Cdc42, a member of the Rho family of small GTPases, plays a central role in the regulation of cellular polarity in all eukaryotic cells (Johnson, 1999 ; Etienne-Manneville, 2004 ). In budding yeast, Cdc42 controls polarized cell growth by regulating cytoskeleton assembly and membrane trafficking, and it also participates in several signal transduction pathways (Johnson, 1999 ; Park and Bi, 2007 ). To regulate these processes, Cdc42 interacts with a number of downstream effectors. One class includes three members of the p21-activated kinase (PAK) family of serine/threonine protein kinases—Ste20, Cla4, and Skm1—which function in signal transduction, polarized growth, and cell cycle control (Leberer et al., 1992 ; Cvrckova et al., 1995 ; Holly and Blumer, 1999 ; Hofken and Schiebel, 2002 ). Another class includes two redundant cell polarity factors, Gic1 and Gic2, which function in actin polarization and septin assembly (Brown et al., 1997 ; Chen et al., 1997 ). Each of these effectors has a conserved Cdc42/Rac-interactive binding (CRIB) domain, which mediates Cdc42 binding and regulates their function in vivo.
Ste20 is perhaps the best understood Cdc42 effector in budding yeast. It regulates multiple mitogen-activated protein kinase (MAPK) pathways that control mating, filamentous growth, and osmotic stress response and also is involved in cell polarity and cell cycle control (Leberer et al., 1992 ; Liu et al., 1993 ; Cvrckova et al., 1995 ; O'Rourke and Herskowitz, 1998 ; Holly and Blumer, 1999 ; Raitt et al., 2000 ; Hofken and Schiebel, 2002 ). In the mating pathway, Ste20 activates MAPK cascade signaling when mating pheromones bind to membrane receptors (Dohlman and Thorner, 2001 ). The receptor-activated Gβγ dimer binds Ste20 (Leeuw et al., 1998 ) and recruits the scaffold protein Ste5 to the plasma membrane (Pryciak and Huntress, 1998 ), allowing Ste20 to phosphorylate the first in a chain of Ste5-associated kinases that eventually trigger cell cycle arrest, transcription of mating genes, and polarized morphogenesis. Ste20 is recruited to sites of polarized cell growth, such as the tips of buds and mating projections, via binding of its CRIB domain to Cdc42 (Peter et al., 1996 ; Leberer et al., 1997 ; Lamson et al., 2002 ; Ash et al., 2003 ). Cdc42 binding also regulates Ste20 kinase activity by disrupting an autoinhibitory conformation formed by interactions between the CRIB and kinase domains (Lamson et al., 2002 ). Point mutations in the CRIB domain can differentially affect Cdc42 binding and autoinhibition. Those that disrupt Cdc42 binding without affecting autoinhibition (S338A H345G) produce a nonfunctional kinase, whereas those that disrupt autoinhibition (L369G) produce a constitutively active, Cdc42-independent kinase (Lamson et al., 2002 ). Thus, localization and activation of Ste20 are normally coupled by their dependence on Cdc42 binding. Proper localization and function of Ste20 is also promoted by binding of a proline-rich motif in Ste20 to an SH3 domain in the cortical protein Bem1 (Moskow et al., 2000 ; Winters and Pryciak, 2005 ).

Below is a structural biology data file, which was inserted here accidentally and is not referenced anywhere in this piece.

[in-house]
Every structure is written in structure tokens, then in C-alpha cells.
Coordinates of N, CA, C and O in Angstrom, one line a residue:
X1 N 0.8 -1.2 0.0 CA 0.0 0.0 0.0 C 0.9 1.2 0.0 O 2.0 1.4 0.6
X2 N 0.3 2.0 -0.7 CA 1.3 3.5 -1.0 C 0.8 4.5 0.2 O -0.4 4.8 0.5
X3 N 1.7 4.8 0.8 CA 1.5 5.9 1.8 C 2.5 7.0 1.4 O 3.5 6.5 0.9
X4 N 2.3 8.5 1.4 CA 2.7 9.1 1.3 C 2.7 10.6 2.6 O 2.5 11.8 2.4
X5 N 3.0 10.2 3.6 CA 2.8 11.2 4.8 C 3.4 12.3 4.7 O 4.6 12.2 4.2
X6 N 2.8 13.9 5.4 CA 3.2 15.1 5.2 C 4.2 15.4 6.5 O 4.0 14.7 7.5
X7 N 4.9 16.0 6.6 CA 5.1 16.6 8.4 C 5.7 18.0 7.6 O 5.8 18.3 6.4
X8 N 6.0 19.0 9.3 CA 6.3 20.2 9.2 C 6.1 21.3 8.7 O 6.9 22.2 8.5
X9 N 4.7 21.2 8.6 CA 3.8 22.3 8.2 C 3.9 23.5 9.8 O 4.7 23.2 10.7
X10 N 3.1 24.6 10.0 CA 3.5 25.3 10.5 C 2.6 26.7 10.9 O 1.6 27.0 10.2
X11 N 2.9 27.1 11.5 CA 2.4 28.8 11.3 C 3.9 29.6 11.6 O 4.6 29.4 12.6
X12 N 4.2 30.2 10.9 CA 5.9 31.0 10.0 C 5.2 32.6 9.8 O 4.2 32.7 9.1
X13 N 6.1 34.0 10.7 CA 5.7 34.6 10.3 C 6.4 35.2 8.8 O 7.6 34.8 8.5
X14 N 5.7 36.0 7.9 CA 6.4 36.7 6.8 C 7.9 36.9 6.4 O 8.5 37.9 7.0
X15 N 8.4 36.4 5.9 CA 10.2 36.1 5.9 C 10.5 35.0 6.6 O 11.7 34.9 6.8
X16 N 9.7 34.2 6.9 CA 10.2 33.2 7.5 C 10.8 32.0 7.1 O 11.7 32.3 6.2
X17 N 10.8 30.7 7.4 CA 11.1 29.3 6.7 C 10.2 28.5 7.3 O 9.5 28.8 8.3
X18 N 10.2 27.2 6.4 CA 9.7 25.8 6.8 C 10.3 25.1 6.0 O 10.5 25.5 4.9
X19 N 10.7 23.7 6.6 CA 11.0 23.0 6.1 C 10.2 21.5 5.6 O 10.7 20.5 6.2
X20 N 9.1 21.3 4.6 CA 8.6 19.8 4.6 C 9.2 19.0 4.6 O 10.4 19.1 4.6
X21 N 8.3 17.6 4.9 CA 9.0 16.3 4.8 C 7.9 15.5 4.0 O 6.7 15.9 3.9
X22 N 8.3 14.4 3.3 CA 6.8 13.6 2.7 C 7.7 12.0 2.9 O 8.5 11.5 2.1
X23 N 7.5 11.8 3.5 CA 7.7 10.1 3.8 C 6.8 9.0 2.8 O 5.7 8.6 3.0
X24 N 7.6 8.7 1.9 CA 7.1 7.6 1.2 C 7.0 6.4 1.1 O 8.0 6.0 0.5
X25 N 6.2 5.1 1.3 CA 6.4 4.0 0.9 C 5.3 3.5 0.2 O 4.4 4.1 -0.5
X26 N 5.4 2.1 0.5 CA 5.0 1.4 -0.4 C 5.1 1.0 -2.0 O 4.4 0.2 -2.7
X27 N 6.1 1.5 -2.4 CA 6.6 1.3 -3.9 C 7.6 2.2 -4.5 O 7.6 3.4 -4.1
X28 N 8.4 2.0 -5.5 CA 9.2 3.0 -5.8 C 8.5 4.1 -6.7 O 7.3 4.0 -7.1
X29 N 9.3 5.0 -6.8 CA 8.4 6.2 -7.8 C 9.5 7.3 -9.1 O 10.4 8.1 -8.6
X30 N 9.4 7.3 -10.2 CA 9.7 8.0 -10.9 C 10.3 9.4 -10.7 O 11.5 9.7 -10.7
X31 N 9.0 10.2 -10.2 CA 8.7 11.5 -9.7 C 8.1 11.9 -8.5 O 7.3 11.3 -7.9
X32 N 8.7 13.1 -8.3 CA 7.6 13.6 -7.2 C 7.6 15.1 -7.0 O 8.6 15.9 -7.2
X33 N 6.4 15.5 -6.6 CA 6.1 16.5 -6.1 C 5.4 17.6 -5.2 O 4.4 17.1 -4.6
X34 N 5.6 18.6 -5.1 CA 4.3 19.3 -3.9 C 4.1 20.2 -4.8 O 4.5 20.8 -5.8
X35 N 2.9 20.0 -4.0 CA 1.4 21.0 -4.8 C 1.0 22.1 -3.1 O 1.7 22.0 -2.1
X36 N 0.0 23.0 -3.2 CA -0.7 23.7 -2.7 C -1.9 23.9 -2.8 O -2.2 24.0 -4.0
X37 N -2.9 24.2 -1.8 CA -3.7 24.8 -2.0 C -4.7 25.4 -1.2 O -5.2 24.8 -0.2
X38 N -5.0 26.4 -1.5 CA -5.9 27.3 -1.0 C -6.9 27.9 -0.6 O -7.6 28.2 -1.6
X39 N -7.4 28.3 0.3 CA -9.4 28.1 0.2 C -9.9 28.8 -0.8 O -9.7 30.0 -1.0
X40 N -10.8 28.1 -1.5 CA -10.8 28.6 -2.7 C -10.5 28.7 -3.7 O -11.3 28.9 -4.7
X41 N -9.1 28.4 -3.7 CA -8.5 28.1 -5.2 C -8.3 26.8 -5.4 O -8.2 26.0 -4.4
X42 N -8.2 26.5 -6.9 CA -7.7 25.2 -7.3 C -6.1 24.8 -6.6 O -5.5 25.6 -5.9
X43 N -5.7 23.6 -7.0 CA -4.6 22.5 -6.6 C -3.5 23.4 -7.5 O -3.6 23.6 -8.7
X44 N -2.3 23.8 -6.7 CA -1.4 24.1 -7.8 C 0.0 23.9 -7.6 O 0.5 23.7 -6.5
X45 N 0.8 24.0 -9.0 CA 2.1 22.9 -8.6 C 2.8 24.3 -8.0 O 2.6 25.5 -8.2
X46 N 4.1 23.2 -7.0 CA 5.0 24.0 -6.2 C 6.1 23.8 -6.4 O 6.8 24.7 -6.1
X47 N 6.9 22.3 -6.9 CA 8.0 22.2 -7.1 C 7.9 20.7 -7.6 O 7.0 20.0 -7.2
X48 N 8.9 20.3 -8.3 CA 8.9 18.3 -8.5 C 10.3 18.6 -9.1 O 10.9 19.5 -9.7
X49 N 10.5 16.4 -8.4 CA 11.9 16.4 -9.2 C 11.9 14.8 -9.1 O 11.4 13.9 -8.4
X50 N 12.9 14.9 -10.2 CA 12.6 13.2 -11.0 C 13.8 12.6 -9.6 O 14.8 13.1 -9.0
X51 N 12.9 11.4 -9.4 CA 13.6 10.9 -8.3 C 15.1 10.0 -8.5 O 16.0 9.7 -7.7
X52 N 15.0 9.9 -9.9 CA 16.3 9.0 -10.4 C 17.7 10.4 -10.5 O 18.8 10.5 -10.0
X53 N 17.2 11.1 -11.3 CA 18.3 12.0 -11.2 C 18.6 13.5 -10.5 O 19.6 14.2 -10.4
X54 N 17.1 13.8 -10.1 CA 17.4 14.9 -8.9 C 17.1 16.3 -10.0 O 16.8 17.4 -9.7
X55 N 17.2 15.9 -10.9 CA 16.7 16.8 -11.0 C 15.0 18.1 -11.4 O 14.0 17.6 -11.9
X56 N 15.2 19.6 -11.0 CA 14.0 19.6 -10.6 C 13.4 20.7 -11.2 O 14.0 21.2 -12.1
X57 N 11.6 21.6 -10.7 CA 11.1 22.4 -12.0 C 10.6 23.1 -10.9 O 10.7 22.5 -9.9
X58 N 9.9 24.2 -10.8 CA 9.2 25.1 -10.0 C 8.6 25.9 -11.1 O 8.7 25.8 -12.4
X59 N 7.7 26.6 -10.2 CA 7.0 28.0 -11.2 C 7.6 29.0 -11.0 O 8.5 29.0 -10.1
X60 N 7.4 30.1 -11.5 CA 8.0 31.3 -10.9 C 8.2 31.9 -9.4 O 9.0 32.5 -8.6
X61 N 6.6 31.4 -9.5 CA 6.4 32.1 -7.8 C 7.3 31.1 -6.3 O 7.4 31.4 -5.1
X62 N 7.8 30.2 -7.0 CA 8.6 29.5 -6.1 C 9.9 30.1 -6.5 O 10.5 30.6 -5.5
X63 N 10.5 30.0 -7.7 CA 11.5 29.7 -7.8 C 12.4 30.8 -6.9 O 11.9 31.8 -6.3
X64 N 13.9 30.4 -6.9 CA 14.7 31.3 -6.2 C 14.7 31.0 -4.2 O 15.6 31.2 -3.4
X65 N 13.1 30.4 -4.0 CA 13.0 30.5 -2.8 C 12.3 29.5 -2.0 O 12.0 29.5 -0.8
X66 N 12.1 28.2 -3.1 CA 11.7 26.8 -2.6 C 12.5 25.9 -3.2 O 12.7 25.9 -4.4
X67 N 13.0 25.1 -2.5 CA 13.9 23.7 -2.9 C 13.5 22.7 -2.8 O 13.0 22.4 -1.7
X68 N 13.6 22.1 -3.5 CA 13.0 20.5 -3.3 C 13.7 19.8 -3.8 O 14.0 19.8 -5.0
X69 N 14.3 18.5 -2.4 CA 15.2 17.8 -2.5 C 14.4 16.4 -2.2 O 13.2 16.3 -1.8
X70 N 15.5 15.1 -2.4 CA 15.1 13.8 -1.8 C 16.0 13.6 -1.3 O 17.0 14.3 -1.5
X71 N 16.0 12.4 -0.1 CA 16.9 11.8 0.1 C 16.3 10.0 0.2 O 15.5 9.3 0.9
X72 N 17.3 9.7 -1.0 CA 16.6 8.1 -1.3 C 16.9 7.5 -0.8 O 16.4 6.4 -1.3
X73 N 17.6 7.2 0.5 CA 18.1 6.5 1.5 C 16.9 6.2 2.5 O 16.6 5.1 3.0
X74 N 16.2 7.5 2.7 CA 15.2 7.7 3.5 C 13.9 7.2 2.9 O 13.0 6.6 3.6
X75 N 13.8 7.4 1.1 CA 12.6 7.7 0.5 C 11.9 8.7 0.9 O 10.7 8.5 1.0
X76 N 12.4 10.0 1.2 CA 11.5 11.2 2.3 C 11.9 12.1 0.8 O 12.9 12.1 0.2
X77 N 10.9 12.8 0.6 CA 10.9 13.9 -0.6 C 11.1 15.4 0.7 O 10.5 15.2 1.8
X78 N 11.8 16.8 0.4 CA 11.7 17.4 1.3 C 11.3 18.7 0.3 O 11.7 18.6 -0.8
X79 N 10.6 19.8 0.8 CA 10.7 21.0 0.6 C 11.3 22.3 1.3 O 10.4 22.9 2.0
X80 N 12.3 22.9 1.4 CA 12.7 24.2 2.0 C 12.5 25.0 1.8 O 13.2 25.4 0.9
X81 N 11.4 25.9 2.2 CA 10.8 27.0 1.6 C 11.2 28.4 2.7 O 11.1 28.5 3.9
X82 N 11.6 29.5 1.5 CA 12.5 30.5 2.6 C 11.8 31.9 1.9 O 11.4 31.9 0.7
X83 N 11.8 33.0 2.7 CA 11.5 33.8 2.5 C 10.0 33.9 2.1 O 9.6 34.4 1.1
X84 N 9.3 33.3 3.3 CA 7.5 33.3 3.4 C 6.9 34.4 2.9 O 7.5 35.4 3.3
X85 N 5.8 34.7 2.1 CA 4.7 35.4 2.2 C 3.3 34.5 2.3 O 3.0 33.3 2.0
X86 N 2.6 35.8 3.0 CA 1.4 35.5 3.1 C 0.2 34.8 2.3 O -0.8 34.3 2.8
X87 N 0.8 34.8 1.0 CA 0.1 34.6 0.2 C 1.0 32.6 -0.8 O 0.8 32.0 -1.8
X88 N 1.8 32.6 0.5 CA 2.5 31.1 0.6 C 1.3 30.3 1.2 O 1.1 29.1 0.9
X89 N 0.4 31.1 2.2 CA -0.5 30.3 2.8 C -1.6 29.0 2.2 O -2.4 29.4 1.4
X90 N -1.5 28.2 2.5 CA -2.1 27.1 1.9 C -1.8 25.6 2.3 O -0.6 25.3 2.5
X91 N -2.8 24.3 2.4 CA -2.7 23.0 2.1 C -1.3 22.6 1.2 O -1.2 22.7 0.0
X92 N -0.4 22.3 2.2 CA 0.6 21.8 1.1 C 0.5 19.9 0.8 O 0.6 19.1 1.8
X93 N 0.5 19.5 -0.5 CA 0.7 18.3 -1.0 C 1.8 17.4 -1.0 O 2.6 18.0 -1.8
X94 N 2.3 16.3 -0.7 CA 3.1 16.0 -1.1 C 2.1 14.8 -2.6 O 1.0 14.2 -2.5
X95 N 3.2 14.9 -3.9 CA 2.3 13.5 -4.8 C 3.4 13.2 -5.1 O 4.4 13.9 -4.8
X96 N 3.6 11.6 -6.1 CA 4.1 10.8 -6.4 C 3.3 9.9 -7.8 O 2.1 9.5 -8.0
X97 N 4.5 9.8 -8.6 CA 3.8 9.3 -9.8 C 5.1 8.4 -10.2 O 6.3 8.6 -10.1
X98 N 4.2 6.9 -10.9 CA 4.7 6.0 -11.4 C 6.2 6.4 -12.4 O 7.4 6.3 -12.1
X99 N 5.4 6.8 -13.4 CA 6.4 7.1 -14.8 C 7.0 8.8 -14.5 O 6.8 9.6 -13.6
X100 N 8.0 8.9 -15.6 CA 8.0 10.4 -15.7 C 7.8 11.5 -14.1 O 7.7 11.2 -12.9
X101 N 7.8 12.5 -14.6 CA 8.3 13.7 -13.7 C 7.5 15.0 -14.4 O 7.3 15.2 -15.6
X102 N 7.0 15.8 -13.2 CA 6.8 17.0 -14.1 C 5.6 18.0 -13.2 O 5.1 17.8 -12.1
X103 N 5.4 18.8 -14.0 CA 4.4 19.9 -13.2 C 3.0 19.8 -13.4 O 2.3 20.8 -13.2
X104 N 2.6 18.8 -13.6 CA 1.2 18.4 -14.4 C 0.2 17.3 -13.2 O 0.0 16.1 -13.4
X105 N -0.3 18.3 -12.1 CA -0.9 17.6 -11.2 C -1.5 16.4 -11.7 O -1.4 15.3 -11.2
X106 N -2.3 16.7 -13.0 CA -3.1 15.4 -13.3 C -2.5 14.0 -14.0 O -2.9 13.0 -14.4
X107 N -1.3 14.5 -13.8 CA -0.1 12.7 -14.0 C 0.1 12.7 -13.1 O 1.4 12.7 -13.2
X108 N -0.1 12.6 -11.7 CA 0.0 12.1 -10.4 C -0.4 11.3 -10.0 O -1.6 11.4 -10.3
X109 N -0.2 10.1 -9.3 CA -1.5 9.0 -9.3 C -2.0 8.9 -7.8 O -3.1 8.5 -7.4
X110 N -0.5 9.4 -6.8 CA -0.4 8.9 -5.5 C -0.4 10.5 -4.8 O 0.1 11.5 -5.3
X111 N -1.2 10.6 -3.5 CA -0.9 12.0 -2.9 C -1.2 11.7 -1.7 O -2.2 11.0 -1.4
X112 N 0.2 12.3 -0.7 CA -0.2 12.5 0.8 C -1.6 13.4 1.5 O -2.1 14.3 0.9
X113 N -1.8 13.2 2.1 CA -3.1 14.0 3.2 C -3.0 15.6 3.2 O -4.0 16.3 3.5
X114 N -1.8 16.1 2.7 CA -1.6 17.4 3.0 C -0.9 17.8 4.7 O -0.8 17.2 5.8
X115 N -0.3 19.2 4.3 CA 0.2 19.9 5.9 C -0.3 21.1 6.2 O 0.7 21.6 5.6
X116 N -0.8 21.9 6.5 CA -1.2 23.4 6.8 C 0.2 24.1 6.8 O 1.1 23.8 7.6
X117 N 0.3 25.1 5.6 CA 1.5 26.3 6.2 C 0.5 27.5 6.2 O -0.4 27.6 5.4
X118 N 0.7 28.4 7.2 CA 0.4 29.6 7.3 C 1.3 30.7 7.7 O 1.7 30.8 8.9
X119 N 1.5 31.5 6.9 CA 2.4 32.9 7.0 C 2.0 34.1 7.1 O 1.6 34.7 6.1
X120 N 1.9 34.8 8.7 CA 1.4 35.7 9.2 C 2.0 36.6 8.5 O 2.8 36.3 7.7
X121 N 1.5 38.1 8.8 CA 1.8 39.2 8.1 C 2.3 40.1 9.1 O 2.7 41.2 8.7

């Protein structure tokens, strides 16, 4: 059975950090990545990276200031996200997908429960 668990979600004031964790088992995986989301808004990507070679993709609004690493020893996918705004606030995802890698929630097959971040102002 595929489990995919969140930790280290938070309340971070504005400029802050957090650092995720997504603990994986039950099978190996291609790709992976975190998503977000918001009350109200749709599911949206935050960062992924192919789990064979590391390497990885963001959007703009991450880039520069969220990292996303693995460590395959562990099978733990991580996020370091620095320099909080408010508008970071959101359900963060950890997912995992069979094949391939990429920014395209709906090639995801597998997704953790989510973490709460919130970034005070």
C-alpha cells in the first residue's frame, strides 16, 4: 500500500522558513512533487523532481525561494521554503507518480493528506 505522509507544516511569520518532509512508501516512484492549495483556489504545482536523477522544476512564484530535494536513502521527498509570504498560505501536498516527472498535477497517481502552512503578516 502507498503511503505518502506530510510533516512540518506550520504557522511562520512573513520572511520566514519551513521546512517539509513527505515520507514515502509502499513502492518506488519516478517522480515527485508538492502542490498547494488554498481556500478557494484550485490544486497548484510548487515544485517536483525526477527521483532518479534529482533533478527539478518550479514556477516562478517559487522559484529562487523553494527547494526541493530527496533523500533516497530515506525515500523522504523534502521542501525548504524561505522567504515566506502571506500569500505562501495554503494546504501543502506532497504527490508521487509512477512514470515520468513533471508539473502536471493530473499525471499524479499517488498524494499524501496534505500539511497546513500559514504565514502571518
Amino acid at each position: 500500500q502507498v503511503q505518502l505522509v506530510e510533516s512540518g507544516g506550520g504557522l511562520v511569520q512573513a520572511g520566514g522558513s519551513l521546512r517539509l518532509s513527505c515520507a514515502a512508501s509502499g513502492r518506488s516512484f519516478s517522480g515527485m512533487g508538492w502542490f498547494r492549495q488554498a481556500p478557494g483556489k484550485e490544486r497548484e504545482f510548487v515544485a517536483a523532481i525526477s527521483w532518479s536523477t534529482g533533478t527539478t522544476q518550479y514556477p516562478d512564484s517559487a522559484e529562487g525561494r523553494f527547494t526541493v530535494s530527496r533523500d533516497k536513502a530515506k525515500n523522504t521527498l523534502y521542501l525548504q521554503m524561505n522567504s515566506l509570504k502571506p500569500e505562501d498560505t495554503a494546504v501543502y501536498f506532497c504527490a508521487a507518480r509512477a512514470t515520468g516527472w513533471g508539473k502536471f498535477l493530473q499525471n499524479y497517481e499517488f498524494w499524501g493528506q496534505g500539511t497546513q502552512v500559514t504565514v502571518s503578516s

Here, we show that the localization and function of Ste20 is critically dependent on a previously unrecognized element. We identify a short membrane-binding region in the Ste20 N-terminus that promotes the proper polarized localization of Ste20. This membrane-binding domain is required for Cdc42-dependent regulation of Ste20 and for the in vivo function of the kinase in both MAPK-dependent and -independent pathways. Furthermore, we identify similar membrane-binding motifs in two other Cdc42 targets, Gic1 and Gic2, and show that they are critical for the function of these proteins. Our observations suggest a common theme for Cdc42 effectors in which a membrane-binding domain is required to help target the protein to its activator.